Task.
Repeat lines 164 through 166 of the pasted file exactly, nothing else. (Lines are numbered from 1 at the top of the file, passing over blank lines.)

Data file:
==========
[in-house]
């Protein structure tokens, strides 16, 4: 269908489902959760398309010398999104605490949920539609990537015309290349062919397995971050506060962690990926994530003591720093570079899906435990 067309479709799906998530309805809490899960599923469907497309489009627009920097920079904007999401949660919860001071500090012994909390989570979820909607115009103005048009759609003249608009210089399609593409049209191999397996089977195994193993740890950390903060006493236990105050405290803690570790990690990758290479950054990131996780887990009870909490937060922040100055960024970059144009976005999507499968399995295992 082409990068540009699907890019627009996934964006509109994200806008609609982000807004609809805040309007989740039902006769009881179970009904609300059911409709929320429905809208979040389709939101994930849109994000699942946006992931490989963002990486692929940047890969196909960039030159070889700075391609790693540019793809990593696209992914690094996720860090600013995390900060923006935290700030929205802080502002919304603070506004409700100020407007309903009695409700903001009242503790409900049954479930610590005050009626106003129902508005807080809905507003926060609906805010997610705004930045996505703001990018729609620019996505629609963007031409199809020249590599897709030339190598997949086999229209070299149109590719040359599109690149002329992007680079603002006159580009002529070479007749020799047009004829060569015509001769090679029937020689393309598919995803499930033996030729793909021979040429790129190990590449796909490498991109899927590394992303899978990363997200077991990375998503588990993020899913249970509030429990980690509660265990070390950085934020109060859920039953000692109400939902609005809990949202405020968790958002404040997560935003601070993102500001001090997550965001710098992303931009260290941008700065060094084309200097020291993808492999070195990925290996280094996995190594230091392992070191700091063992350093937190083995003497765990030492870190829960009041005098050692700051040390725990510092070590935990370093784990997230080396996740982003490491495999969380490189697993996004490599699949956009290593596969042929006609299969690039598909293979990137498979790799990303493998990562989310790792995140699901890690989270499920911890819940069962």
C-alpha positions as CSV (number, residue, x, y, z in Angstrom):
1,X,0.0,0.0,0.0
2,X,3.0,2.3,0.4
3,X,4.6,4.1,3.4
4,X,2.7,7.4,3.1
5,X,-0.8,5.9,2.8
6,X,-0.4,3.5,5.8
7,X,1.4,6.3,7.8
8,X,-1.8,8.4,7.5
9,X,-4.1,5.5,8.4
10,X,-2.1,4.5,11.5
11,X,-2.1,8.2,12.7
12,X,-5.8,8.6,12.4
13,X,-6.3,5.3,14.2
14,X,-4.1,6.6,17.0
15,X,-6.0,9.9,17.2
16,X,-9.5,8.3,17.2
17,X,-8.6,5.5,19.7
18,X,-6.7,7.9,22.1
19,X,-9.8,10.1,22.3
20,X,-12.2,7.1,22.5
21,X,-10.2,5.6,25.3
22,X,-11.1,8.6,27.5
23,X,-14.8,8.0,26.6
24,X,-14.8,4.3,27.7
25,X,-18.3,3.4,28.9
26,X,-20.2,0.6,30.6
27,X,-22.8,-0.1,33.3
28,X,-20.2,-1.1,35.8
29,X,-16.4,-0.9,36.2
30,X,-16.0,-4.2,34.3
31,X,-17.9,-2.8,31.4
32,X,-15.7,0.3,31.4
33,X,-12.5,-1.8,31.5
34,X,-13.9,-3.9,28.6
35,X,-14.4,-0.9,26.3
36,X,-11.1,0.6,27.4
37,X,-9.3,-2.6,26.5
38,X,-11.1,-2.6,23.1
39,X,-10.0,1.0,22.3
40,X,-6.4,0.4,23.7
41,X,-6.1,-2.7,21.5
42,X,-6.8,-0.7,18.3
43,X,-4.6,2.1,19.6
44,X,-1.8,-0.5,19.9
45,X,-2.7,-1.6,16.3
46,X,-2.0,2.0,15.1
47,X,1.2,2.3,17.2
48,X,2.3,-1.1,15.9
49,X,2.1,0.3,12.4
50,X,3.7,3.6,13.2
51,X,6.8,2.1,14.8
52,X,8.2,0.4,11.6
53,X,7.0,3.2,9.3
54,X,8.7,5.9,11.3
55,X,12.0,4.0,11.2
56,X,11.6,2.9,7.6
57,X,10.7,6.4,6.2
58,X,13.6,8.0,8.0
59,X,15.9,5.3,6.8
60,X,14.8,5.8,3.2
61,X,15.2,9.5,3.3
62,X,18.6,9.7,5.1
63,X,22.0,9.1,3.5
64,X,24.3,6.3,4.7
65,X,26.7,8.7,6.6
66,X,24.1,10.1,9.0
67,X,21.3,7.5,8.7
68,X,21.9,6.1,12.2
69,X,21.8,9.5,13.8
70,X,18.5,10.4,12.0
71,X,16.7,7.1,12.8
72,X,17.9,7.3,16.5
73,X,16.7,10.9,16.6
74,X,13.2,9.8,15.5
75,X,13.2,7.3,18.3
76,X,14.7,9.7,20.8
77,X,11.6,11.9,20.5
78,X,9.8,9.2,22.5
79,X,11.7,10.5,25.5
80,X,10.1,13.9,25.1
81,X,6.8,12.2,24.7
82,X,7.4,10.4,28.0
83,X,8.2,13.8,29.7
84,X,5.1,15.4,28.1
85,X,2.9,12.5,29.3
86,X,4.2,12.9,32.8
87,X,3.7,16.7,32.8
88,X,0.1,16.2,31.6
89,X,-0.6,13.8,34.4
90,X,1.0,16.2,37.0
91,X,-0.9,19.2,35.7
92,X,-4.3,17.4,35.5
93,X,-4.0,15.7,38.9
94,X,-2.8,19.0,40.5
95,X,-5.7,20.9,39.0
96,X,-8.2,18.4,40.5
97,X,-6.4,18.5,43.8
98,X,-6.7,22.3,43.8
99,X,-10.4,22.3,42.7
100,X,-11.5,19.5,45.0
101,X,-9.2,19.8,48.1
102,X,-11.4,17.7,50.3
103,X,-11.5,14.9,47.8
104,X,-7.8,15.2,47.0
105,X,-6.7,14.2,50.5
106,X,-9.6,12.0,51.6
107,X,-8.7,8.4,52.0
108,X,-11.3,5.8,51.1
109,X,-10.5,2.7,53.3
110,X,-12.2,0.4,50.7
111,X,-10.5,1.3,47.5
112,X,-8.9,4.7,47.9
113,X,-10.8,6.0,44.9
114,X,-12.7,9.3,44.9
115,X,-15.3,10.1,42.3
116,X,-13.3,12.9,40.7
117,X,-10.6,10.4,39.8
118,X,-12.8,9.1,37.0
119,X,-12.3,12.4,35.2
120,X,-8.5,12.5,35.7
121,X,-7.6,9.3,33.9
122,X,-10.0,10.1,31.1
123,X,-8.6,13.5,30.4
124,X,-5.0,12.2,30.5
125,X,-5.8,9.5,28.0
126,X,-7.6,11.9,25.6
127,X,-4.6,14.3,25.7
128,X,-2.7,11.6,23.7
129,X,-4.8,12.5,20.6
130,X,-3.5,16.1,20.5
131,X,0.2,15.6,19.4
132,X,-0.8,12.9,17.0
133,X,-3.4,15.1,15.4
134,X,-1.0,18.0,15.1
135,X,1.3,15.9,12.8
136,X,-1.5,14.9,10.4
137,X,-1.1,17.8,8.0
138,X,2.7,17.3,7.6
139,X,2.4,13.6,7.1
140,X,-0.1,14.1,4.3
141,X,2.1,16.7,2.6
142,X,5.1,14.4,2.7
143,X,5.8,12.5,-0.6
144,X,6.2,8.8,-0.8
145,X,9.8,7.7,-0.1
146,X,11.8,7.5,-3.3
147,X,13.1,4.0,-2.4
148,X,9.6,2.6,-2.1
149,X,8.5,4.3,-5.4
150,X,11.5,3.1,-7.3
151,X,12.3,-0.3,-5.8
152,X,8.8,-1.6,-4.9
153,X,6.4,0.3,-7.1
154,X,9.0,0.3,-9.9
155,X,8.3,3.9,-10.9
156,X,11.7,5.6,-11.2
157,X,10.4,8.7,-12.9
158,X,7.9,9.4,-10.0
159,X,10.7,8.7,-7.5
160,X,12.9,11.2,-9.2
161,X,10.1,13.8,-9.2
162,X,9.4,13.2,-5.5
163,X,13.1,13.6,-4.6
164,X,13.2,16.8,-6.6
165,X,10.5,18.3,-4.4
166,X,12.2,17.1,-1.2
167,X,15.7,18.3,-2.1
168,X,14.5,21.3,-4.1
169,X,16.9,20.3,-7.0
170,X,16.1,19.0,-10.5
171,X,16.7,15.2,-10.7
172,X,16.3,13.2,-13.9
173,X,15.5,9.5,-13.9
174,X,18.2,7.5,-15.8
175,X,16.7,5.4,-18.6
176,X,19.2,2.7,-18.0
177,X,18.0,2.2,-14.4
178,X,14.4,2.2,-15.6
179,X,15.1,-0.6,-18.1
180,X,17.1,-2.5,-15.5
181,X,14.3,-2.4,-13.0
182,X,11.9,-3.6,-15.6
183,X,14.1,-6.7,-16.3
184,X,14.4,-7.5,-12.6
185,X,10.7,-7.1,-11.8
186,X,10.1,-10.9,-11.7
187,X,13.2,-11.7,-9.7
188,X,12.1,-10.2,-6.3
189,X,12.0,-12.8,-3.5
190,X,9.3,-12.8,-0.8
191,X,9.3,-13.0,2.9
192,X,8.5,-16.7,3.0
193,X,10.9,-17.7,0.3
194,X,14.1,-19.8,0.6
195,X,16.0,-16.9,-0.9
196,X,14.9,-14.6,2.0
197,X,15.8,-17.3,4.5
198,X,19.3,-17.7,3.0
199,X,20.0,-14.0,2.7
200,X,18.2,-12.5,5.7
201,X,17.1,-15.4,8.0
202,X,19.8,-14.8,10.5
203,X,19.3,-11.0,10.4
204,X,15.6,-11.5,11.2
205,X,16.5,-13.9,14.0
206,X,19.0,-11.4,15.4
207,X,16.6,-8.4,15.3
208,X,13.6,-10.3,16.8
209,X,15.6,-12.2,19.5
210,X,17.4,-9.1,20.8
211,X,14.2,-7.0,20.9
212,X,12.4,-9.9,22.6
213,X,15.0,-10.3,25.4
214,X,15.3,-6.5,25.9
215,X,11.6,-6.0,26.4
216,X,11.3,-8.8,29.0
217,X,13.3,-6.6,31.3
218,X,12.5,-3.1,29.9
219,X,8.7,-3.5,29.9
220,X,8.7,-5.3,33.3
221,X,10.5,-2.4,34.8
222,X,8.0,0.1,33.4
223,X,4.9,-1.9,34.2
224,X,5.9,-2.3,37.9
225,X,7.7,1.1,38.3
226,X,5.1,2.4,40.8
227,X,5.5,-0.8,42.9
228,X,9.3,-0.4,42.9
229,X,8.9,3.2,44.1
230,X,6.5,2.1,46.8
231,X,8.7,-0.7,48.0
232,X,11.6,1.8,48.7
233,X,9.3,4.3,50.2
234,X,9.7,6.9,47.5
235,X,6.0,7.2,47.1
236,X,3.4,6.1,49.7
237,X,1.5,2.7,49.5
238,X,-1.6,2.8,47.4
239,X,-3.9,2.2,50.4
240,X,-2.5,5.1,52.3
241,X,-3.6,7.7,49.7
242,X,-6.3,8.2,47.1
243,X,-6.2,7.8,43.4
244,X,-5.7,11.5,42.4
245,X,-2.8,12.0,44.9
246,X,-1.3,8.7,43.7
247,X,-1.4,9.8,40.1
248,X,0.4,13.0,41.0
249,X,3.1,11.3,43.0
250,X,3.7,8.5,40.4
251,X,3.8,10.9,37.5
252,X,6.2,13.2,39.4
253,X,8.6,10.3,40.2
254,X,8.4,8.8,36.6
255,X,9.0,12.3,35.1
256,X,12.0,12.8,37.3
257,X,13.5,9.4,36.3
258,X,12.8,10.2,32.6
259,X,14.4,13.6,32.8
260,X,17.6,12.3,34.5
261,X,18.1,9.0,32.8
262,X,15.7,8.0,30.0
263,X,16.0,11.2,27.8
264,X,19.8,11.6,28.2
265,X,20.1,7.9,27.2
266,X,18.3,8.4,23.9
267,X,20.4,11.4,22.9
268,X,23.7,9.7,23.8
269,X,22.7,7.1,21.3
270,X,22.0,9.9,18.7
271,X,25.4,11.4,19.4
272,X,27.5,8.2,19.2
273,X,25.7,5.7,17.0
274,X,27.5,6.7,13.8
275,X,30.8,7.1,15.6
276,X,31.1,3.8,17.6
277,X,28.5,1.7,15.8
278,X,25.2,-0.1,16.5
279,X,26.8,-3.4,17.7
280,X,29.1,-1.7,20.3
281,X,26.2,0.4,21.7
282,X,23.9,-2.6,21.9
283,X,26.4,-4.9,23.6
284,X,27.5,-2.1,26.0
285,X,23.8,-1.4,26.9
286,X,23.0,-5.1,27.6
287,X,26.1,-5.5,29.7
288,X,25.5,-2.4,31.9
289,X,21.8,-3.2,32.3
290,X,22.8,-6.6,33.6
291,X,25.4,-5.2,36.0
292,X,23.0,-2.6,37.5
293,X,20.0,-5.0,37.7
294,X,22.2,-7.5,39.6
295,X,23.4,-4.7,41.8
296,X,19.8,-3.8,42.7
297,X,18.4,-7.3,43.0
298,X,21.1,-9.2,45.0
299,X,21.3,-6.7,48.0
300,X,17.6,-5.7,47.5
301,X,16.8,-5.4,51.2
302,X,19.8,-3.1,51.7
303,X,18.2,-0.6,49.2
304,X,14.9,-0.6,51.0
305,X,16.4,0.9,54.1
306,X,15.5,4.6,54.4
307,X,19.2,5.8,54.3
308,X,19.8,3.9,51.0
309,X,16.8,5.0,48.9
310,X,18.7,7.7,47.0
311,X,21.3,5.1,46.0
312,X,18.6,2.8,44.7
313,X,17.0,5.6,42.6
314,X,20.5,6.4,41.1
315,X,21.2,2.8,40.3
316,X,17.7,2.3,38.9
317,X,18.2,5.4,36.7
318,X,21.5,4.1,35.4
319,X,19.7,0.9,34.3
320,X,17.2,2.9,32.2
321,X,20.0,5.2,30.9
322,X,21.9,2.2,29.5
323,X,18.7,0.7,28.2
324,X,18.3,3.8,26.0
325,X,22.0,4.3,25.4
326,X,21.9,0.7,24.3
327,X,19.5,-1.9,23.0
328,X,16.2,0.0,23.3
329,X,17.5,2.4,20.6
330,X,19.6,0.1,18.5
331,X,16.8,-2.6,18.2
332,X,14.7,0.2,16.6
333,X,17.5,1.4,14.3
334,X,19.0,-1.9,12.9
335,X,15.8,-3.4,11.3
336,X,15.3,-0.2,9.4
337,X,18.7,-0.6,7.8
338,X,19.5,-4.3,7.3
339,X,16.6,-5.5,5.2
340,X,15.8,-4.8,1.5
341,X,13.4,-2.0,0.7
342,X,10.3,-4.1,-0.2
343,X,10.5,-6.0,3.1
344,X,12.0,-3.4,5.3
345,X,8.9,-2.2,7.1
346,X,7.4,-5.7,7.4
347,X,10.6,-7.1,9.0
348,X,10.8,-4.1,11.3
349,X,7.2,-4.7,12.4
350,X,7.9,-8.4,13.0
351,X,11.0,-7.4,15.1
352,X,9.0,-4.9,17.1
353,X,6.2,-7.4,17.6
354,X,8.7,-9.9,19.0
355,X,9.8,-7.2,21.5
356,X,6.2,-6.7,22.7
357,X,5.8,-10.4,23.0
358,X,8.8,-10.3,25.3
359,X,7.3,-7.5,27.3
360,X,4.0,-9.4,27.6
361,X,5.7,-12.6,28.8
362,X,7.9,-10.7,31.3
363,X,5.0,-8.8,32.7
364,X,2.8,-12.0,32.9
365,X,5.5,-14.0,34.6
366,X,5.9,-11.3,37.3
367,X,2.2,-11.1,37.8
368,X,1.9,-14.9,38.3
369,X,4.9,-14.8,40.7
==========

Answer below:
161,X,10.1,13.8,-9.2
162,X,9.4,13.2,-5.5
163,X,13.1,13.6,-4.6